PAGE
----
James Marson in Kyiv -
It was to be the new government's flagship overhaul that would demonstrate to foreign and domestic investors that Ukraine was serious about reforming its limping economy overburdened by taxes and red tape. But the draft tax code has now become a political hot potato after the business community slammed the first version as oppressive and choking for small businesses, and the second as only a slight improvement.
Deputy Prime Minister Serhiy Tihipko, who was supposed to be in charge of the project, said in August that he had a separate, competing version to the latest draft, apparently produced by the Finance Ministry and State Tax Administration, before backing down and saying there was just one version. The president's top economic aide says he won't sign it until his 17 pages of changes are taken into account.
The impression is that lots of cooks have produced a pretty weak broth that provides no relief for small businesses struggling under the jackboot of officialdom. Voting on the document was put off over parliament's summer recess as the authorities again went back to the drawing board.
The struggle over the draft tax code is part of a broader battle to be recognized as the "reformer" ahead of local elections in October.
Deputy PM Tihipko seems to be on a mission to demonstrate himself a tough economic liberal, blocked from effective work by the other members of the coalition. He is leader of the Strong Ukraine party, and was handed a role in government after scoring third place in the presidential election in January.
He gave a characteristic robust press conference earlier in August shortly after the International Monetary Fund (IMF) had made public the tough measures that Ukraine must take to receive $15bn in loans. "I am not afraid of taking the blame, I do not fear responsibility. I am afraid of failing as a politician and being unable to do my job. I fear becoming just a populist," said Ukraine's point man on IMF negotiations.
The controversial IMF-backed overhauls include a 50% rise in household gas prices every six months until they are equal to the import price and a gradual increase in women's retirement age over the next five years.
Populism has long been the only game in town among Ukrainian politicians, but Tihipko clearly believes he is on to something. The same anti-populist mantra brought him 13% - and third place - in the first round presidential vote. A recent poll by the Razumkov Centre shows that he has turned this score into a similar level of support for his party. Former PM and now opposition leader Yulia Tymoshenko, meanwhile, is haemorrhaging support, down from 25% to 14%. President Yanukovych's Party of Regions is also down to 28% from the 35% he received in the first round.
Others have also laid claim to the reformist hat. Economy Minister Vasyl Tsushko recently praised Yanukovych and Azarov as the country's true reformers, even comparing the latter, curiously, to Margaret Thatcher.
Their main reform document - put together by Iryna Akimova, deputy head of the presidential administration, and consulting firm McKinsey - is an impressive tome collecting all the problems and some potential solutions to fix the country's spluttering economy. But it contains no deadlines or priorities, nor does it delegate responsibility for implementation of the proposed overhauls.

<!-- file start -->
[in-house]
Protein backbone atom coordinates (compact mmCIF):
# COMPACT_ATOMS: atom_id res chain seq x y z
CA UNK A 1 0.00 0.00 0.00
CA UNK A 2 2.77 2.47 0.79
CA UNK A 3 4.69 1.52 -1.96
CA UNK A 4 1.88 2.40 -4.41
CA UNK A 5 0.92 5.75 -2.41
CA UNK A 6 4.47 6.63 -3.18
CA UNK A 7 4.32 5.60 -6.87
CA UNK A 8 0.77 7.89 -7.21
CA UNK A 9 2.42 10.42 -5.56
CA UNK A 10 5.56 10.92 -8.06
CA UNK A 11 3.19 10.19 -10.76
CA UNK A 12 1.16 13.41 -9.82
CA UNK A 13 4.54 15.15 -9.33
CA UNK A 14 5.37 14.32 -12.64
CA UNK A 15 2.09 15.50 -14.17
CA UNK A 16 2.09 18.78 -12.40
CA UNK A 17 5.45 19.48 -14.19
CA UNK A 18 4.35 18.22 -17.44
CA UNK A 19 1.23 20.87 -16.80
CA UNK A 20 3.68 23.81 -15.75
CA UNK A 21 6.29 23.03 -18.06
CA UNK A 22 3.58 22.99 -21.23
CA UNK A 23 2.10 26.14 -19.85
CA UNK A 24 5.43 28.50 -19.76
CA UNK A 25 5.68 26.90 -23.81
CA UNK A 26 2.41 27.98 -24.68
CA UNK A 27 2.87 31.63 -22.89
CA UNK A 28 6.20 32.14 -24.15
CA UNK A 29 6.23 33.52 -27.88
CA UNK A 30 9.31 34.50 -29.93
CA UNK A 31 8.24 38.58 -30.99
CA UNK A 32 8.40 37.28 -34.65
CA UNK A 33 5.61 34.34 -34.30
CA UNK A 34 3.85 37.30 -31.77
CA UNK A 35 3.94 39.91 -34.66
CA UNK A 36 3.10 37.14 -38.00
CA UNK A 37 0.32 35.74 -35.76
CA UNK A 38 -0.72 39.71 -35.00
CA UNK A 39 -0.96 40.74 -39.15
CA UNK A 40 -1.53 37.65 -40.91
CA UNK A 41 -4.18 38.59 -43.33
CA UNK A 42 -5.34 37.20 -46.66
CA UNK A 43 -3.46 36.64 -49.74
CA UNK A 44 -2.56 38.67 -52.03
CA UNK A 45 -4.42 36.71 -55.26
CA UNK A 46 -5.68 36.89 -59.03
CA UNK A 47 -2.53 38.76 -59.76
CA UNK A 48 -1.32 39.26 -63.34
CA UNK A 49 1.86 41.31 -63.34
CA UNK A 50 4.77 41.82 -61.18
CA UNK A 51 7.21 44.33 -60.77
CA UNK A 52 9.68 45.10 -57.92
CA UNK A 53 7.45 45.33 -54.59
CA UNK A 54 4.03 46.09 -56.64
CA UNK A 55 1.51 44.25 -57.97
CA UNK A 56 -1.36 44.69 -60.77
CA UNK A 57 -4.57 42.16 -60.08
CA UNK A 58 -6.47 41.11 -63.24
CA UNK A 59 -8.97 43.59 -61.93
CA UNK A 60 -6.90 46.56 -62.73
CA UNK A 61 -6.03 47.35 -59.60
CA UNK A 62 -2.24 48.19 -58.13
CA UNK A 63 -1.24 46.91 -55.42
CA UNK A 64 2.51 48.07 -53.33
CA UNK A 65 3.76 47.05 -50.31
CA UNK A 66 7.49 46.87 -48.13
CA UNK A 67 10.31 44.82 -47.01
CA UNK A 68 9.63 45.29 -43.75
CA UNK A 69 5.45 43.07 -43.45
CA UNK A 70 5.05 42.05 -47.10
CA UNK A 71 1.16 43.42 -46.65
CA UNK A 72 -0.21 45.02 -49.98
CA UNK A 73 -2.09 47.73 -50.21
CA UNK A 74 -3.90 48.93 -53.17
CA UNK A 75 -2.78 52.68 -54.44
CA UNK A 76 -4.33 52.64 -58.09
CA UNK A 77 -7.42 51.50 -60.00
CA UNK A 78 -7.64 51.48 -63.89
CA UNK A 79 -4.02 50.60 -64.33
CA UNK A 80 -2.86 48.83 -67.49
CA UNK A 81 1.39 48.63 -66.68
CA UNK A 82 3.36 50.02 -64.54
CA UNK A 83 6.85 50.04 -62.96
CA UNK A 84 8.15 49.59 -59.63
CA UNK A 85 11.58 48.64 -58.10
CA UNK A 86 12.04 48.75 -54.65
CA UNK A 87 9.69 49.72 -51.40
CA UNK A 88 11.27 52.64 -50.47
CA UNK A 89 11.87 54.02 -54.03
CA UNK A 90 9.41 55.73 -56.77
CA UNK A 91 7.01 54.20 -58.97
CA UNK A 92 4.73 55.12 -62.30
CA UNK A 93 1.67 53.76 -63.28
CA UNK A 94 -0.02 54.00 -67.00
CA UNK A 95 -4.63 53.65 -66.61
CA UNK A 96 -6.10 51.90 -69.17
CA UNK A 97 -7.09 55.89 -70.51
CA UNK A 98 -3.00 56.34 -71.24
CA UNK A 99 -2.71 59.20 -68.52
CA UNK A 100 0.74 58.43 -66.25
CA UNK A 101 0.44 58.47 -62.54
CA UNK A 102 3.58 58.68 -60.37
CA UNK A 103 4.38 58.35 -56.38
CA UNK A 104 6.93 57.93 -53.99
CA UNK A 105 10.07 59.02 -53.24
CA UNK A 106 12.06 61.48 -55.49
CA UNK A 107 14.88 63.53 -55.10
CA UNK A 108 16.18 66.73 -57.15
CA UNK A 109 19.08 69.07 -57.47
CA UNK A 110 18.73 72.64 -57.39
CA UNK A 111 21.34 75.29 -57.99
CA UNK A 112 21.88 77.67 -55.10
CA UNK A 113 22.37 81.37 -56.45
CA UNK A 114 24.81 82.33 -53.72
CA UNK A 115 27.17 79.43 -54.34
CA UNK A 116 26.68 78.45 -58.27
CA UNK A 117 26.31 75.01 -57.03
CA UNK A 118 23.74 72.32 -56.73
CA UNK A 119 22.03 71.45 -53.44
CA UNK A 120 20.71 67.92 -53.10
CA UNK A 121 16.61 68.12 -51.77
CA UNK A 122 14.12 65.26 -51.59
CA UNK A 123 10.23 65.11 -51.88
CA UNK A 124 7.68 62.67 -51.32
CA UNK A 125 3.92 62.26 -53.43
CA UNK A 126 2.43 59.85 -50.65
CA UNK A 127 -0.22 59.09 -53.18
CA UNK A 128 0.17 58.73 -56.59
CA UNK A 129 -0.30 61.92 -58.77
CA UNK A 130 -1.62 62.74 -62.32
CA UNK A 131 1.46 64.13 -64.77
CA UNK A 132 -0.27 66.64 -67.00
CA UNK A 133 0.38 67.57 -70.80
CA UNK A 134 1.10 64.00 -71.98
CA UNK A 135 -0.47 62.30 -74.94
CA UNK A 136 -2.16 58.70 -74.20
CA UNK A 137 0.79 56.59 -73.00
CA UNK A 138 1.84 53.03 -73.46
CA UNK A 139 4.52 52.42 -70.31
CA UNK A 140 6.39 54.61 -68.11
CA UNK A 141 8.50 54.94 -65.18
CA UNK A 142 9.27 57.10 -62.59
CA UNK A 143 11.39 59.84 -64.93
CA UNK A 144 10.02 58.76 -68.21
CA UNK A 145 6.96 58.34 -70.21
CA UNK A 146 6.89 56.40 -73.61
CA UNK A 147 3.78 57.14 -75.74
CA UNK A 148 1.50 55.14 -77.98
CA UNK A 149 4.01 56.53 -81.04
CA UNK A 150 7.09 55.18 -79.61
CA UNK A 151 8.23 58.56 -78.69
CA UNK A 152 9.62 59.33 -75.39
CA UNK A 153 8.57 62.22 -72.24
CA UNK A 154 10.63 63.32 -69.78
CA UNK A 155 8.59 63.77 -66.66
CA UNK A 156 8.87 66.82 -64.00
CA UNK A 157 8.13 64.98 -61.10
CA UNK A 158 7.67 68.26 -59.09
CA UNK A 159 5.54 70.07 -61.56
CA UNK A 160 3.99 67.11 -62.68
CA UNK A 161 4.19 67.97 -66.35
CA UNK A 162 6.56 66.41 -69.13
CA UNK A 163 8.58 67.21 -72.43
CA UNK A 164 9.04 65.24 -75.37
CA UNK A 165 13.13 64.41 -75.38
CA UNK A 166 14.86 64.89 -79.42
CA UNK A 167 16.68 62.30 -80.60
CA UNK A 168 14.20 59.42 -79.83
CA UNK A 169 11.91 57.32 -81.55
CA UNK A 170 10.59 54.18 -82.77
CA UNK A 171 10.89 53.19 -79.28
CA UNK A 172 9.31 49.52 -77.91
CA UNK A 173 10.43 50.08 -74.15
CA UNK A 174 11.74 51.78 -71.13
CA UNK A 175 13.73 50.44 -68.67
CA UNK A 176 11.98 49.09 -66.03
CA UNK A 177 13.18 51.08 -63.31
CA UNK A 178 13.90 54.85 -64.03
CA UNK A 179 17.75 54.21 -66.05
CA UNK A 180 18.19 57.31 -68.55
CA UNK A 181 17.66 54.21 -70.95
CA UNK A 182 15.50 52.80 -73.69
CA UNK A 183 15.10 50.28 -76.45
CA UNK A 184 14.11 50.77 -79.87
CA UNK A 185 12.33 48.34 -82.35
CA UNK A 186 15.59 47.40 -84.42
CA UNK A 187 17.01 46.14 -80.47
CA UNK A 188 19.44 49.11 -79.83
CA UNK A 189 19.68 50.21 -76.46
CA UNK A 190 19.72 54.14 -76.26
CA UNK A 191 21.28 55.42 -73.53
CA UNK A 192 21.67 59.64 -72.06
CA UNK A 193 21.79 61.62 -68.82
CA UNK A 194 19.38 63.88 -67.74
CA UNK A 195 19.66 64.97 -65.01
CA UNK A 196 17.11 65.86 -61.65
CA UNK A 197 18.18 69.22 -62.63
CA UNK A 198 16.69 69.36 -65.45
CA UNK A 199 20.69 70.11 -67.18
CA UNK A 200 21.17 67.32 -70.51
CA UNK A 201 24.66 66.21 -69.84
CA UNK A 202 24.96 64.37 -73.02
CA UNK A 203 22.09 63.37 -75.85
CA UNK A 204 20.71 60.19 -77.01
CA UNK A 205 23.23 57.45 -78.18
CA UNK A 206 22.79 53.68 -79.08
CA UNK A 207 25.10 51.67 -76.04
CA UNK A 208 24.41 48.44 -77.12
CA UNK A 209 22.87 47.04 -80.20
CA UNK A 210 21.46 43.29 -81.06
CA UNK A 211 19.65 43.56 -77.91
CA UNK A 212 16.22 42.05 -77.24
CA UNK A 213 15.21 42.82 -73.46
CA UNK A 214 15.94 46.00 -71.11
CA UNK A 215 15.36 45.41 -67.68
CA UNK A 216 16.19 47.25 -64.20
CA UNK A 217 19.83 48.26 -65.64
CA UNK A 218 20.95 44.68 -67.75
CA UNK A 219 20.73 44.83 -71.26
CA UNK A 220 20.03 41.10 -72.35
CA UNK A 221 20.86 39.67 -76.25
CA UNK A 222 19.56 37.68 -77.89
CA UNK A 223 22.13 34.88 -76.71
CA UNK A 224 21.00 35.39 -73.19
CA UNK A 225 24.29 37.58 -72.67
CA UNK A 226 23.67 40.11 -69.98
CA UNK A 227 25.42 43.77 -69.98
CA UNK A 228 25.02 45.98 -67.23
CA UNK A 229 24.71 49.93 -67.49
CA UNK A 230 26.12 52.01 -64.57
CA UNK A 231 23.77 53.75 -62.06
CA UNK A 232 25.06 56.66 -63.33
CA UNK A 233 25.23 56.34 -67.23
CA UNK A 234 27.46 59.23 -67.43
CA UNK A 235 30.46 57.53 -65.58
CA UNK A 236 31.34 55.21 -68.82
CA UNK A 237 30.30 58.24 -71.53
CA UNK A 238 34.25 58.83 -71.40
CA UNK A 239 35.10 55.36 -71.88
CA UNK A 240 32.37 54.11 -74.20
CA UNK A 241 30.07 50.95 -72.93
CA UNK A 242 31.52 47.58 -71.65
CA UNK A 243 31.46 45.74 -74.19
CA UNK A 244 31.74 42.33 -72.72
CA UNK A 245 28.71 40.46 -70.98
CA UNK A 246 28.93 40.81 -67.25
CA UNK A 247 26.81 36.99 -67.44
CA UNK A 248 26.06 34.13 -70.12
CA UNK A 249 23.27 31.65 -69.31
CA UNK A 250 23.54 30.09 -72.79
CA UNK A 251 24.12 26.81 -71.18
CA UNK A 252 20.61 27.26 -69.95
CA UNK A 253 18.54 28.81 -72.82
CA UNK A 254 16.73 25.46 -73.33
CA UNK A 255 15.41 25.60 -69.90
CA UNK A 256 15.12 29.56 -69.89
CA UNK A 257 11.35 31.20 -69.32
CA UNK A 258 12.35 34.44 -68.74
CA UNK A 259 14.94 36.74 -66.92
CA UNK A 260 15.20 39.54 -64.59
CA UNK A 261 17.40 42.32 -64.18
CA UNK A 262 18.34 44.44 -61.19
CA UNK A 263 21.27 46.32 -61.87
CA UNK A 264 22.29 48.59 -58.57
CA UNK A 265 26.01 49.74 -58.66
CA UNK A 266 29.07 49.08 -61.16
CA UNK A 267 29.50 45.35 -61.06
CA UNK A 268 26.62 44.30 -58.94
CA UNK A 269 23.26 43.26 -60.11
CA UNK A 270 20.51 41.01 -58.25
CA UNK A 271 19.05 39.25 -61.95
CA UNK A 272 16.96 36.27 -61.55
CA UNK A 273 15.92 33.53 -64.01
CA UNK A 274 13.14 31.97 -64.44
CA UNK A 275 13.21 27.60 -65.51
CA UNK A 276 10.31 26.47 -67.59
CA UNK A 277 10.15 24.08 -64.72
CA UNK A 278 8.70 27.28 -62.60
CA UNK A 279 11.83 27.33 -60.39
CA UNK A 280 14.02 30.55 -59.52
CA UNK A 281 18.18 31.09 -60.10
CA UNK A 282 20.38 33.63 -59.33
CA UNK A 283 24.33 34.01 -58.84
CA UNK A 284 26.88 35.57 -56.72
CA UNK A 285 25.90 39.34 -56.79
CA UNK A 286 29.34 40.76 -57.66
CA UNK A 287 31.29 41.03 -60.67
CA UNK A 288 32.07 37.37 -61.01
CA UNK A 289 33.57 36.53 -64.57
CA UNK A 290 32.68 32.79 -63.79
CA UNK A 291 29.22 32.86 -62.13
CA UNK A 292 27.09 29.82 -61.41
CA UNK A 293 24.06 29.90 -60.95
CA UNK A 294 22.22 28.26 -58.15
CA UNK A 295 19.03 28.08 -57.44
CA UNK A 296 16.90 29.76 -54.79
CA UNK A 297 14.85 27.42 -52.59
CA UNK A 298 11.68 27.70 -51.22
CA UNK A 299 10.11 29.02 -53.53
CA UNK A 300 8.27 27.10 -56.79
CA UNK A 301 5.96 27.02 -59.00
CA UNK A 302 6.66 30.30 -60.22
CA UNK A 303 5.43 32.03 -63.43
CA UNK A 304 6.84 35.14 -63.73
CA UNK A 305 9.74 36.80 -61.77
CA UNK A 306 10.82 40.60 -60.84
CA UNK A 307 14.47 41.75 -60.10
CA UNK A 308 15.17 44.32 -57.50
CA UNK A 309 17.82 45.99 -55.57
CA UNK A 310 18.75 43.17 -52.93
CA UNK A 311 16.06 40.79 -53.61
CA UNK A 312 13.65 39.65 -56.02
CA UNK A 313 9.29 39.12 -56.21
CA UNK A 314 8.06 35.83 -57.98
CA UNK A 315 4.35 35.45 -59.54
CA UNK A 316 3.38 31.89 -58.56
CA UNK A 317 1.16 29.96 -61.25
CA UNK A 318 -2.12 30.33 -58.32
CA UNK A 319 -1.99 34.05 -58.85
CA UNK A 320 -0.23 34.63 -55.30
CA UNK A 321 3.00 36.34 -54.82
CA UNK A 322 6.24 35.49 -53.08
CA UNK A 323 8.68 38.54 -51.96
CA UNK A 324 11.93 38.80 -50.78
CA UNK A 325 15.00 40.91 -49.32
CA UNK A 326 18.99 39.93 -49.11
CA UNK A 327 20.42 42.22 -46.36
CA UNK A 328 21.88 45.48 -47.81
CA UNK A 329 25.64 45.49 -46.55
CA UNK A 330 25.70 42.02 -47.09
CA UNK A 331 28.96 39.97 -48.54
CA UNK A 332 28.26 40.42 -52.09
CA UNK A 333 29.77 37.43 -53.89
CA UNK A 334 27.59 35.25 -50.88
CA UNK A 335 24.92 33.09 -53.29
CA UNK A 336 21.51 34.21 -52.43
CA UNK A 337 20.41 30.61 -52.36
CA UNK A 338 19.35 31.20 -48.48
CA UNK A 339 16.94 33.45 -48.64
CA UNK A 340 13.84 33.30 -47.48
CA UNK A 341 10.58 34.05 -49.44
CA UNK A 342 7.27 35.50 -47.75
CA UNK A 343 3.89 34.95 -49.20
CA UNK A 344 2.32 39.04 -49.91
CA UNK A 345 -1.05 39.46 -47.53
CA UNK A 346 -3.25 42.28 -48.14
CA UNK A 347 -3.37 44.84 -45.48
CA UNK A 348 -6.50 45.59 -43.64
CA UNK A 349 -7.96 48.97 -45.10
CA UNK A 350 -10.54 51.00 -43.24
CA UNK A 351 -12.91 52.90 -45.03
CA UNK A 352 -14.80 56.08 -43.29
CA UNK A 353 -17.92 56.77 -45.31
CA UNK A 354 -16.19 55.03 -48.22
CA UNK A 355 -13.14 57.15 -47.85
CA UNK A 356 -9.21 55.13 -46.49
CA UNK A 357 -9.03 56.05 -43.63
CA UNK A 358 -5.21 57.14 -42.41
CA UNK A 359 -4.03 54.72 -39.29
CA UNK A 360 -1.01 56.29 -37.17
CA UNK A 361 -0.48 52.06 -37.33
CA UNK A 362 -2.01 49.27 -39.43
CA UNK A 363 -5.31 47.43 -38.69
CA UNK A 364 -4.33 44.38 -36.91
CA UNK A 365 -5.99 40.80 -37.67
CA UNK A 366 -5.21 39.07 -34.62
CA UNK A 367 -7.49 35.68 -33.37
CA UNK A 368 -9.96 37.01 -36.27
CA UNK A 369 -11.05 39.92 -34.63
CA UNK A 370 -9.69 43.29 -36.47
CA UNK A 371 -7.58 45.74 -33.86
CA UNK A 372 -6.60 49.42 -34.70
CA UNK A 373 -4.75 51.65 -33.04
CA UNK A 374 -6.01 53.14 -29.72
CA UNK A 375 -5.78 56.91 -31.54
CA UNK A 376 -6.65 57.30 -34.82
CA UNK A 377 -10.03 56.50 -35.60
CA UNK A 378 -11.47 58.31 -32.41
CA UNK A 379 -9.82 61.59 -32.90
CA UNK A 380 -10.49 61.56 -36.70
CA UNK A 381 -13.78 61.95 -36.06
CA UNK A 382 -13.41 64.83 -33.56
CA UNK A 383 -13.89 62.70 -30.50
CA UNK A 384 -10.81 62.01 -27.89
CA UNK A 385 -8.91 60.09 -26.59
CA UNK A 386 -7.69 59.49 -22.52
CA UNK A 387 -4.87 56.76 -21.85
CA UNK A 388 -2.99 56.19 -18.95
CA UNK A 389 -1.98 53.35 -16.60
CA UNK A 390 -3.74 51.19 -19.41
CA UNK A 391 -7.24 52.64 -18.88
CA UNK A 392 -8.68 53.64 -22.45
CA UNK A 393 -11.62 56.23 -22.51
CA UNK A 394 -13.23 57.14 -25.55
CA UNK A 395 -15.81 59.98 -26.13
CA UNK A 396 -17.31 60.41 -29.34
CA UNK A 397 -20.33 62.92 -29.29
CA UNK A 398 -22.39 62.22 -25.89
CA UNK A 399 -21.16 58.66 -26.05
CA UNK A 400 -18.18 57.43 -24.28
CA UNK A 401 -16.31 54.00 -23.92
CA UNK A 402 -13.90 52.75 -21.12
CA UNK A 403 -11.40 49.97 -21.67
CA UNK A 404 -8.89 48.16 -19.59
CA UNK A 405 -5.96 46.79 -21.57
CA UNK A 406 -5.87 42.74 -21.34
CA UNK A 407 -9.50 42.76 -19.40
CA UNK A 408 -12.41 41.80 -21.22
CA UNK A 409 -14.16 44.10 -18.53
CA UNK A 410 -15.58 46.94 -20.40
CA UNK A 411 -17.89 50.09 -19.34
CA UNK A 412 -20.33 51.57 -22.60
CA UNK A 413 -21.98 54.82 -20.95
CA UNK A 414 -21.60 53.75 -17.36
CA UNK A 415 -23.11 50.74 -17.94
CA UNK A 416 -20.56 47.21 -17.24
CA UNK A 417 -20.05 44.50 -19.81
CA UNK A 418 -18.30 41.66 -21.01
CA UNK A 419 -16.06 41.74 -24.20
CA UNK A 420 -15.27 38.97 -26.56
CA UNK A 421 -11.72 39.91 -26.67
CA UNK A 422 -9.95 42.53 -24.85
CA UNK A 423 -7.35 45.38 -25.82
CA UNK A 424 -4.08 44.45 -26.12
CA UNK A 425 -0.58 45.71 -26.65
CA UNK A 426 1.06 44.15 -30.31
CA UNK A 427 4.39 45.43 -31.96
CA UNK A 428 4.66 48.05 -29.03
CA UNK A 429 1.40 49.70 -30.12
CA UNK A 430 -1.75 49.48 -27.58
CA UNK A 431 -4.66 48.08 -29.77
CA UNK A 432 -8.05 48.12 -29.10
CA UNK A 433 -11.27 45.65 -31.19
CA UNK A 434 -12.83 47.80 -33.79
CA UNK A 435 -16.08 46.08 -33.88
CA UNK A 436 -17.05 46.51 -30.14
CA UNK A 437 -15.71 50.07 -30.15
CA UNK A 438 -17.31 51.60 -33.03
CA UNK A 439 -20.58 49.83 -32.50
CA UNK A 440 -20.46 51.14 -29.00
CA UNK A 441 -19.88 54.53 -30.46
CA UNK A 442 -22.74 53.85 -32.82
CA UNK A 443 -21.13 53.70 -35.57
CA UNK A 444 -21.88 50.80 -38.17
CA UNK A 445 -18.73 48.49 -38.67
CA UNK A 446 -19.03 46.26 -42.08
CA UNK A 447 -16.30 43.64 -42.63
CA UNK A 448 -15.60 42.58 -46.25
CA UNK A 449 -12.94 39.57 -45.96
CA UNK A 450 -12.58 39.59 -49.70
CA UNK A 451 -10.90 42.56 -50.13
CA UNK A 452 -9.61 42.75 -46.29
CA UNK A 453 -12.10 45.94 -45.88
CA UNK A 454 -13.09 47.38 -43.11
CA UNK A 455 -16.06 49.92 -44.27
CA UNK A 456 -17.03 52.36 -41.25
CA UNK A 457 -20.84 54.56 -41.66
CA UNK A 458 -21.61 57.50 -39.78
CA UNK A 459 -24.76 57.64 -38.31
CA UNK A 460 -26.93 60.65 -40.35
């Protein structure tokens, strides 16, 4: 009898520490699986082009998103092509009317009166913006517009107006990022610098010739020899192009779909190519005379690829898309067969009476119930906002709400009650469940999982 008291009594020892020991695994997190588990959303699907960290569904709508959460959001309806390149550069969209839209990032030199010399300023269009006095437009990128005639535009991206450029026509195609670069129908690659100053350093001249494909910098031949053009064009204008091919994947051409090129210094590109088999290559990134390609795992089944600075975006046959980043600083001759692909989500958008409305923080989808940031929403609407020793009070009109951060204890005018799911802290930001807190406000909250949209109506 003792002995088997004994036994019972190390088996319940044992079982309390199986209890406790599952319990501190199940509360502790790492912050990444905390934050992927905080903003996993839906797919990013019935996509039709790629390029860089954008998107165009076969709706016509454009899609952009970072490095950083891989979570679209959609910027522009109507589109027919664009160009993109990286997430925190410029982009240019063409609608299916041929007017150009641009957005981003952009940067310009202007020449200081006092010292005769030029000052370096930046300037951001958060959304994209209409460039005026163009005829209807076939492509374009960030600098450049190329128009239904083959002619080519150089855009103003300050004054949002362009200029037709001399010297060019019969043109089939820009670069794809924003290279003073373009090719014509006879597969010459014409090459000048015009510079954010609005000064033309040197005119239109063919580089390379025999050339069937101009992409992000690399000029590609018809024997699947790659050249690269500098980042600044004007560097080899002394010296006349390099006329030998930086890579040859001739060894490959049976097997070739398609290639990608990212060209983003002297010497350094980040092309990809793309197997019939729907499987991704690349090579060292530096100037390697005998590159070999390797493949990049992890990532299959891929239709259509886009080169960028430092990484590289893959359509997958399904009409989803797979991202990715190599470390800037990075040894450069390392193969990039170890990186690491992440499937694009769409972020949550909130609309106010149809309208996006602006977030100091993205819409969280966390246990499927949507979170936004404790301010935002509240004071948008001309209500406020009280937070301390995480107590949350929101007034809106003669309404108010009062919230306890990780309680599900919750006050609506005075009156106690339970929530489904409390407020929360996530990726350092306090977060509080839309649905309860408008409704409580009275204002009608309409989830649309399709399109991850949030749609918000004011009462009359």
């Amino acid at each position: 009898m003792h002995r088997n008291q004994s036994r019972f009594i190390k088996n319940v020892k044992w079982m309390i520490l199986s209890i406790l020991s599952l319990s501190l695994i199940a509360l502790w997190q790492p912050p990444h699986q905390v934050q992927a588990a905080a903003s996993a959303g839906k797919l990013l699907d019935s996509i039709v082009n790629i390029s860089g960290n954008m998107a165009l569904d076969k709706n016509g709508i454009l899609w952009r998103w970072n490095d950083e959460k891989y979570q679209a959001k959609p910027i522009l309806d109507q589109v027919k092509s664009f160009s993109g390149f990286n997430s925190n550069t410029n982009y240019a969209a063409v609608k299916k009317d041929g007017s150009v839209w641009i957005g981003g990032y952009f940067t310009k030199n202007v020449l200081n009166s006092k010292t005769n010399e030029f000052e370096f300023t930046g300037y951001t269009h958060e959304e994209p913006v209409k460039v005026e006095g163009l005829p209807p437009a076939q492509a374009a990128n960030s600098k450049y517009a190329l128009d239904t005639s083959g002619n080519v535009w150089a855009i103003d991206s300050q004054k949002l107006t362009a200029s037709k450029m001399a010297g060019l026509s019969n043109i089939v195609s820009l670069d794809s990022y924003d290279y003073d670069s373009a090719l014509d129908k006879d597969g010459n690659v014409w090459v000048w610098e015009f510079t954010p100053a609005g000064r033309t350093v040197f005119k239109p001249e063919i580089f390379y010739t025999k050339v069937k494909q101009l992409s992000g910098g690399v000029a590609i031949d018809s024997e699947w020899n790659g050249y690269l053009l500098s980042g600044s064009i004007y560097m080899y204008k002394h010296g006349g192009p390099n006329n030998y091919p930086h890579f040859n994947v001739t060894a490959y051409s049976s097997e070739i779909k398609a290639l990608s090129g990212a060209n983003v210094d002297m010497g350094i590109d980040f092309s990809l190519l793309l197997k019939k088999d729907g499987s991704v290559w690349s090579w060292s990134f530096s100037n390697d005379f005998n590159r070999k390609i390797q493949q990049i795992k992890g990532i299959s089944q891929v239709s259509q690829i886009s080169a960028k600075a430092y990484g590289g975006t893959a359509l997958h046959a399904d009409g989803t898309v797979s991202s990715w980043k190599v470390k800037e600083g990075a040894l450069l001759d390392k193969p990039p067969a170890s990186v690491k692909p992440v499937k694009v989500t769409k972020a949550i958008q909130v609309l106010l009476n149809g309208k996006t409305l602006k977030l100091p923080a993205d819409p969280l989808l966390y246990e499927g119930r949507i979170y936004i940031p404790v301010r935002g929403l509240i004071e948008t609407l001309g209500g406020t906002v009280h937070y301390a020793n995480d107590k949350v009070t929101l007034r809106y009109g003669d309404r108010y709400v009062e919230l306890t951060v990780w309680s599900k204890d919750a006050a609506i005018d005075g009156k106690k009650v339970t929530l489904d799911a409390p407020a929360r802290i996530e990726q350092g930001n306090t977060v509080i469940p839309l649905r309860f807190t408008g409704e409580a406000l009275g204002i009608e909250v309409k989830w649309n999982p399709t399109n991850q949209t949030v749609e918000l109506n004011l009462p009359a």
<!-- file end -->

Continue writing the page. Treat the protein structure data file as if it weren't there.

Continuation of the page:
No surprise, then, that after six months in power, we have seen no major reforms, save the gas price increase. The inertia of the new government is in part down to overkill: There are two different committees for economic reforms, alongside Tihipko, the deputy premier for economic reforms.
They have also been busy boosting their own power, ostensibly to put themselves in a position to carry out their programme. Yanukovych said on August 24 that a stronger presidency was needed to push through changes.
But the public, so far, has been decidedly unimpressed, as shown by the latest Razumkov polls. In May, 43% thought the country was going in the right direction, and 33% in the wrong one. Now only 26% agree with the country's path, with 50% against. That's a much quicker drop than over the same period following the Orange Revolution.
Personal approval ratings for Yanukovych and Prime Minister Mykola Azarov have also plunged as bombastic rhetoric has given way to a feeling of more of the same. As former Russian PM and ambassador to Ukraine Viktor Chernomyrdin once said: "We wanted the best, but it turned out as always."
Which begs the question: Is there any substance behind Tihipko's rhetoric?
His tenure as deputy premier in charge of economic reforms has hardly been a tale of successes, in particular the much maligned draft tax code. He can't evade all responsibility for the lack of serious reform, although he can quite plausibly that he is but one man in a hostile sea of conservatism.
That sea, however, is not all that unfamiliar. He was, after all, Yanukovych's campaign manager during the scandalous 2004 presidential election that led to the Orange Revolution, and some now accuse him of still being effectively part of the Regions team. Others suggest he is about to jump ship into opposition.
Whatever the case, the point is perhaps less that Tihipko is Ukraine's knight in shining armour who will push through much-needed overhauls in areas such as the economy and the state administration, and more that he has realised these are not necessarily a vote killer, and potentially a vote winner.
And his continued popularity indicates that he may have a crucial role in whether or not things turn out "as always."
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